I have been hearing that it could become the next Standing Rock.
Some First Nations along Kinder Morgan’s Trans Mountain oil pipeline and tanker route are strategizing their efforts to block the project’s expansion. But with approval from both the federal and B.C. governments, and with Kinder Morgan claiming to have the support of 51 First Nations, construction to twin the pipeline from Alberta’s Tar Sands to Burnaby is slated to start this fall. While the review and consultation process that garnered that approval is being fought in the courts, the fight could be finished on the ground.
I’m going to follow what happens and produce stories — and I want your help.
I’ve been covering resource development projects in B.C. for much of the past year, particularly pipeline proposals, that clash with Indigenous land rights and self-governance issues. Leading up to the provincial election on May 9, I am zooming that focus in on Trans Mountain, which will likely be a big election issue for Indigenous and non-Indigenous voters alike. The BC Liberals gave their support for the expansion project in January, while the NDP say the project must be stopped.
As the tension heats up, Discourse Media and Reveal from The Center for Investigative Reporting want to hear from people directly impacted by the project. We are teaming up to host a series of small discussions this week in several communities along the pipeline route. Today we’re in Vancouver, tomorrow we’re heading off to Merritt, Kamloops and some of the surrounding First Nations. This dialogue will fuel our reporting.
The issues: environment, economy, consultation, “corruption?”
The pipeline expansion will span many communities across B.C. and Alberta and has sparked a lot of questions. Over the past couple of weeks, I’ve been gathering these questions people have about the project through this survey and face-to-face interactions. I uncovered a lot of common themes and I’ve categorized them into four main areas of concern: Tanker spill risk and preparedness, the economics of the project, Indigenous consultation and social license and questions about Kinder Morgan’s political donations to the B.C. Liberals ahead of the election.
The truth is, I really don’t know how to answer a lot of the questions behind these concerns. So that’s where I need help. People want to know if B.C. is ready for a major tanker spill in Vancouver’s harbour, and what the damage would be. The City of Vancouver’s Manager of Environmental Services Jennifer Mayberry says in this presentation that the likelihood of a spill may be low, but the consequences would be devastating.
Justin Trudeau promised a “world-class” emergency spill response through the federal government’s $1.5-billion Ocean Protection Plan, and Christy Clark touted it when she announced B.C.’s support for the project. But does that go far enough to ensure a possible spill would be adequately mitigated? Do any measures go far enough to protect the coast? If you know of any expert reports, preferably without an obvious bias, that can help answer these questions, please share them with me.
People are also not sold on the economic benefits of the project. Through survey results we’ve heard that it’s hard to get a detailed analysis of why the government approved the project. The economic argument has been in general terms. And according to at least one economist, the international markets for our oil are deteriorating, and the tax revenue and jobs from the project are not what they seem. But I’m not an economist. Have you heard a different story, a similar one? Let’s dig into this together.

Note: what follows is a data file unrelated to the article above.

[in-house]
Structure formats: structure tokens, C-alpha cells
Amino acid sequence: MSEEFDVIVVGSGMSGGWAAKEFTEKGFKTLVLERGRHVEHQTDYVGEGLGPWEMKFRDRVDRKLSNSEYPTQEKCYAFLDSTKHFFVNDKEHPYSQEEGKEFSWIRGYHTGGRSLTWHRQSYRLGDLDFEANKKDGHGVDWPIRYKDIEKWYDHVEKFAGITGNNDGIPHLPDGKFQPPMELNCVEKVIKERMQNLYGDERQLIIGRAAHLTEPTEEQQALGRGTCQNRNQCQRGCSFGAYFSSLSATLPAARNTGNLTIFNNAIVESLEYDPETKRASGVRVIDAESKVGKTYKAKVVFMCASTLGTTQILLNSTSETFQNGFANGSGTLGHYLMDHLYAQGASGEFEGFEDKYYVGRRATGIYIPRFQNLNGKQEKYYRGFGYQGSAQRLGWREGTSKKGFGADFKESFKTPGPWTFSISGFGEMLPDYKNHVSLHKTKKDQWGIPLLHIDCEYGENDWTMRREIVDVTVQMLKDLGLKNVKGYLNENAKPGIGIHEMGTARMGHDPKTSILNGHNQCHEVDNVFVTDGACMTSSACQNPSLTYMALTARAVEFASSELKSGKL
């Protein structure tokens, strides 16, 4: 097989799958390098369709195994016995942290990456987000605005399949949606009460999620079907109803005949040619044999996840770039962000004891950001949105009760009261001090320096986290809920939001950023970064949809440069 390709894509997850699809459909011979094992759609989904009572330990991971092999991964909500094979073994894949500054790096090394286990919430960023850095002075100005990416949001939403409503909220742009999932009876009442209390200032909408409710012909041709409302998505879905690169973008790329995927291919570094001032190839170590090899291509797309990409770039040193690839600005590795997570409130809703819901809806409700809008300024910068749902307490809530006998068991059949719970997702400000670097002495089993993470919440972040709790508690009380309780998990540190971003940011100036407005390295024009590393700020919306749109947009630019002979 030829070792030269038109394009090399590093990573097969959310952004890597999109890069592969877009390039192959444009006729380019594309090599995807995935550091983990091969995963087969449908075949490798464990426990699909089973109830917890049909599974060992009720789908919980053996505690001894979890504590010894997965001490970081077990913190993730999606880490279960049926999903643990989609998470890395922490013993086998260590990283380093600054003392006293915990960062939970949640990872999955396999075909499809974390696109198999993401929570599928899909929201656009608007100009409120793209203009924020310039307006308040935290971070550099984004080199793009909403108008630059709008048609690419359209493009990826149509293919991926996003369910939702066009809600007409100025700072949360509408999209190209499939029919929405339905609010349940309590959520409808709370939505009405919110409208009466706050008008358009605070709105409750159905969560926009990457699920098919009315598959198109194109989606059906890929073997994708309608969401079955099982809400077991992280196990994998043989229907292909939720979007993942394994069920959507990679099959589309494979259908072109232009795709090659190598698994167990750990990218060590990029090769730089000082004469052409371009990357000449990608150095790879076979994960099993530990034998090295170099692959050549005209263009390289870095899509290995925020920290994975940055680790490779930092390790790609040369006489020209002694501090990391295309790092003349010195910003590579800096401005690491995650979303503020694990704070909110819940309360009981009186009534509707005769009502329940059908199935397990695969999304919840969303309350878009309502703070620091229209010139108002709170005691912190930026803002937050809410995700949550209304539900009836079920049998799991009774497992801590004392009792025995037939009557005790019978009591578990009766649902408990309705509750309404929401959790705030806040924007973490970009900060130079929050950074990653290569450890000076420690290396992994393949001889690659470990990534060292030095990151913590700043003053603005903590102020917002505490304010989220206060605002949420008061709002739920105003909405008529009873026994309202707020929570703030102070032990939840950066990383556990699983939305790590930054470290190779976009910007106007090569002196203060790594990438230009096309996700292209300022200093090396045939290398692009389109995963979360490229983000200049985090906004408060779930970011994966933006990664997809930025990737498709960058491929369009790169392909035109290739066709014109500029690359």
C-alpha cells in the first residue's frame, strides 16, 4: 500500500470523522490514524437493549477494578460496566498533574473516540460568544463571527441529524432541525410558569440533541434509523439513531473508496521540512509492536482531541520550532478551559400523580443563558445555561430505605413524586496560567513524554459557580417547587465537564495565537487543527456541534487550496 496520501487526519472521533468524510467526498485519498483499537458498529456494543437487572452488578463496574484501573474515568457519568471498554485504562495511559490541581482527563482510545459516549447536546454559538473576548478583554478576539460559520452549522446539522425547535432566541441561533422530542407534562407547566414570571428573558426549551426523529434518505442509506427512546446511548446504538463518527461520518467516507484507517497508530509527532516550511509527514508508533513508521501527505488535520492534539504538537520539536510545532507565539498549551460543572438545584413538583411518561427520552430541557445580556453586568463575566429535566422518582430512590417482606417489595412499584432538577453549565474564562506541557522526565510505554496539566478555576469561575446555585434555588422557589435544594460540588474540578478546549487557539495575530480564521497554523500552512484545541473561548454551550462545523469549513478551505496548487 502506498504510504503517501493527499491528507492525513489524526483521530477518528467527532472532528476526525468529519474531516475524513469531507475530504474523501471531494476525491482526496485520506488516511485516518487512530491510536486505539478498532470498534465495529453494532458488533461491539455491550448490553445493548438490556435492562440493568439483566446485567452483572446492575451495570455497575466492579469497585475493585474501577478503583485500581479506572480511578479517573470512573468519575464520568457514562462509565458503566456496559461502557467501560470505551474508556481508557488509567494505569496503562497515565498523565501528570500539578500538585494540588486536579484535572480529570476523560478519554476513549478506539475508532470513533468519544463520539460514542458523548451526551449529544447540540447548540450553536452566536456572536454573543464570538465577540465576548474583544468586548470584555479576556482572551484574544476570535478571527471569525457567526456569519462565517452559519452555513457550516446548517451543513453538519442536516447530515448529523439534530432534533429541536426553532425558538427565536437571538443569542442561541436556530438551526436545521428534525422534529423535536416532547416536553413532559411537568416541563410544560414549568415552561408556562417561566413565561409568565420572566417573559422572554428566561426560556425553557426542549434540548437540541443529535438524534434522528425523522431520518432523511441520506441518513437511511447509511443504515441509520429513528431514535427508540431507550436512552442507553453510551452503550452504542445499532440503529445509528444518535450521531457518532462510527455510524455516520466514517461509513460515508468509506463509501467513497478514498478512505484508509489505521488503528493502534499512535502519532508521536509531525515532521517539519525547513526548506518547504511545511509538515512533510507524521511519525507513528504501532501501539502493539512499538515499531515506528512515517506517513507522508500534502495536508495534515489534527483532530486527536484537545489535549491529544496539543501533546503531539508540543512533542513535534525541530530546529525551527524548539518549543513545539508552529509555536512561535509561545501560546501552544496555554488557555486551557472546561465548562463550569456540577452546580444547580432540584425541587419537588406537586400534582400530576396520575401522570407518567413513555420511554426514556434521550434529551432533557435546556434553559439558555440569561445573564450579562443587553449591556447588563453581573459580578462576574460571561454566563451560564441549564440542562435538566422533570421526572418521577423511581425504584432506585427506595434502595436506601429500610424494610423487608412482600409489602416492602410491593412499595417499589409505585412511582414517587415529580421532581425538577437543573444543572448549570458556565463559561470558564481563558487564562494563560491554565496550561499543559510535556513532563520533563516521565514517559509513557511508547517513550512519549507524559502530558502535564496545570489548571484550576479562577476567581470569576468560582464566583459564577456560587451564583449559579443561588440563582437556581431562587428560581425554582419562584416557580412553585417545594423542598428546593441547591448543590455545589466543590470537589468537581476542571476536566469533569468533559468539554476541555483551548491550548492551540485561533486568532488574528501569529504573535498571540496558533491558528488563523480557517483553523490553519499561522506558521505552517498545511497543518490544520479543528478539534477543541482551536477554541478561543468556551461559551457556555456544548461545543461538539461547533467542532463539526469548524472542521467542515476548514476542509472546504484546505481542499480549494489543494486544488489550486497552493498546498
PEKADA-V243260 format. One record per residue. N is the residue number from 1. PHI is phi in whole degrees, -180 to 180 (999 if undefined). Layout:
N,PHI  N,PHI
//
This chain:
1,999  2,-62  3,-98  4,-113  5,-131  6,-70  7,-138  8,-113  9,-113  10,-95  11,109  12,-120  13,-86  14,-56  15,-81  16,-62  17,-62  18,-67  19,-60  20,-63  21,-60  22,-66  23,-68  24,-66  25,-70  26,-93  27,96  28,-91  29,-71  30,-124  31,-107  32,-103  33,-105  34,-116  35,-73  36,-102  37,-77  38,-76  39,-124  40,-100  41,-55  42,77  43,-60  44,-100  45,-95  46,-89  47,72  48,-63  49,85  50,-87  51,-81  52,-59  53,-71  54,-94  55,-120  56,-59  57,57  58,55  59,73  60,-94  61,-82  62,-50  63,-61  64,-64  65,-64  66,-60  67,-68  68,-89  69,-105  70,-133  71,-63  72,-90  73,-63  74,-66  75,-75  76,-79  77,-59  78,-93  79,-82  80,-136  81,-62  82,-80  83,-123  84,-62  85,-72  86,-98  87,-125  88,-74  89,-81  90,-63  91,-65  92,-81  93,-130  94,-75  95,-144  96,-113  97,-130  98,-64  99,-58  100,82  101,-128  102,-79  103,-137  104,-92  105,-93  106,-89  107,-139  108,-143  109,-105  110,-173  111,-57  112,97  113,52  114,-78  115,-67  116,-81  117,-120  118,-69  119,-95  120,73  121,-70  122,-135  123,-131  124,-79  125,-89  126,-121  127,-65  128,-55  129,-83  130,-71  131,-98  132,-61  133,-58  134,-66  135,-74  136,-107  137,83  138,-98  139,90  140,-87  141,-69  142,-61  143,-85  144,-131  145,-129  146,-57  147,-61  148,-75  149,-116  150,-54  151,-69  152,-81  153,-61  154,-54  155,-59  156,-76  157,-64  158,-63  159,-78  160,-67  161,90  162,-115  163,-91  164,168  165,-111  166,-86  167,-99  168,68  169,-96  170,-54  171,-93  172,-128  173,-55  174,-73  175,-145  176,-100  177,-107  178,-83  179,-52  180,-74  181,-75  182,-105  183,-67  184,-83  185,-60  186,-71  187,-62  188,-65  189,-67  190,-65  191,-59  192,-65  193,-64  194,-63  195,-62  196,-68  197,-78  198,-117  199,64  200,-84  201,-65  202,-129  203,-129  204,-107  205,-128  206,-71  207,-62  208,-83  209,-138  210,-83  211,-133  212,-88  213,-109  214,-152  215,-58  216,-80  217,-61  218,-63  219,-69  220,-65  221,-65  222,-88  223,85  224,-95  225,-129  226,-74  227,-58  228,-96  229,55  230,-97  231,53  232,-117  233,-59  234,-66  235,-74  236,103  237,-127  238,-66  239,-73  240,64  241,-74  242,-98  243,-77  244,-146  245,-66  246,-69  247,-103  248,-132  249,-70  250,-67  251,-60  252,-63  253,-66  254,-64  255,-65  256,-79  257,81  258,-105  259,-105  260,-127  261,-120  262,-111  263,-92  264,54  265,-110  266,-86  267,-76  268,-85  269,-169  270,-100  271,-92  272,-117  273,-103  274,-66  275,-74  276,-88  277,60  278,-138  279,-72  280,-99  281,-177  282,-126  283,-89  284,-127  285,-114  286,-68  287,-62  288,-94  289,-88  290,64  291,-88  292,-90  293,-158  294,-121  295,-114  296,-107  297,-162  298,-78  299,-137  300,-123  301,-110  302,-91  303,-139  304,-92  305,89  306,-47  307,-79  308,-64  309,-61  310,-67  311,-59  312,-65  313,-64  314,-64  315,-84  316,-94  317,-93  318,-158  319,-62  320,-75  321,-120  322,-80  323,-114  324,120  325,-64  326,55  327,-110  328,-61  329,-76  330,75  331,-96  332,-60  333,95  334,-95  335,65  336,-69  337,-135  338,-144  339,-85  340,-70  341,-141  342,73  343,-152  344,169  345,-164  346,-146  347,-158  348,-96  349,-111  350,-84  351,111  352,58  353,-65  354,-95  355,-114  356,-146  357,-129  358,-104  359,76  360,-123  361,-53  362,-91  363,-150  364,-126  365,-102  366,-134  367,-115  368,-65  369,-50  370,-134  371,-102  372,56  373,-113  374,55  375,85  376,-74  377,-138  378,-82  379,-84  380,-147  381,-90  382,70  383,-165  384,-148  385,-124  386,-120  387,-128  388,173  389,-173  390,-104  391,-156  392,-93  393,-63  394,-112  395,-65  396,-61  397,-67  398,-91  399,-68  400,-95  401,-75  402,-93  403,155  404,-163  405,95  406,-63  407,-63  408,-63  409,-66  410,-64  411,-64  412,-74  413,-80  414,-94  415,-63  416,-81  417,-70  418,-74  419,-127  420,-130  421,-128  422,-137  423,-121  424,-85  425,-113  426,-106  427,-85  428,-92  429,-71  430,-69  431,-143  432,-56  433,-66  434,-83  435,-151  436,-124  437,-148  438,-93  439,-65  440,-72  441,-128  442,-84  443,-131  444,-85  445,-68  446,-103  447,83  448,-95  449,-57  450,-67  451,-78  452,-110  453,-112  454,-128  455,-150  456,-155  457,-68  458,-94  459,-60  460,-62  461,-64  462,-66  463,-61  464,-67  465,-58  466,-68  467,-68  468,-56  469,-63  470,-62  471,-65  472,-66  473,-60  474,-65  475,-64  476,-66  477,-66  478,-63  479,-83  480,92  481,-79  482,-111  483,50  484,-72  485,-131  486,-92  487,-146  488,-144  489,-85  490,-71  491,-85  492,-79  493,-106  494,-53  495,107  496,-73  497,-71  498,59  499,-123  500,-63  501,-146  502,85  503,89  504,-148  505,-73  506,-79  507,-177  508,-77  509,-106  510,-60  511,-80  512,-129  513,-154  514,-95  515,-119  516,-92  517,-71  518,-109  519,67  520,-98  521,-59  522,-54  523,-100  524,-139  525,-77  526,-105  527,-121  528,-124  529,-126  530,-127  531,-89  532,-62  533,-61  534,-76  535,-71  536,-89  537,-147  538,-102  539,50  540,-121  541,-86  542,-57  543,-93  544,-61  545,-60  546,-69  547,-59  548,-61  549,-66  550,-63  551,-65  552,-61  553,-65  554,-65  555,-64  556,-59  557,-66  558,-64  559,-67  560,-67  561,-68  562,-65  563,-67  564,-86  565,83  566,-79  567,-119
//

Through collaboration, partnership and help from our audience, I want to produce in-depth stories that answer the questions British Columbians have about this project.
When pipelines clash with tribal politics
One last note on Indigenous consultation and resistance. Kinder Morgan says they’ve signed agreements with 51 First Nations along the Trans Mountain pipeline route; however, these agreements and who they are signed with remain confidential. I’ve also heard from some band members that they can’t access copies of the agreements that their elected chief and council signed on their behalf.
From what we’ve learned investigating resource development proposals in Lax kw’alaams, the Gitxsan Nation and on Haida Gwaii, a signed document does not necessarily mean there was informed consent from the community. Internal governance challenges such as the conflict between Indian Act band councils and traditional hereditary systems are often magnified when major projects are proposed and difficult decisions have to be made.
These conflicts have led to some members taking matters into their own hands and setting up occupation camps on their traditional territory in an effort to block construction of projects. I attended a land defenders event and workshop last month in Vancouver, where activists from many of these camps, including Lelu Island, Madii Lii, Unist’ot’en and Standing Rock, shared their experiences and helped network with nations that are going to attempt something similar to stop the Trans Mountain expansion. I will follow this development as well.
If you belong to a First Nation that has signed an agreement with Kinder Morgan and are interested in sharing what the consultative process was like, please get in touch by sending an email to email@example.com.
I hope to see you on the ground.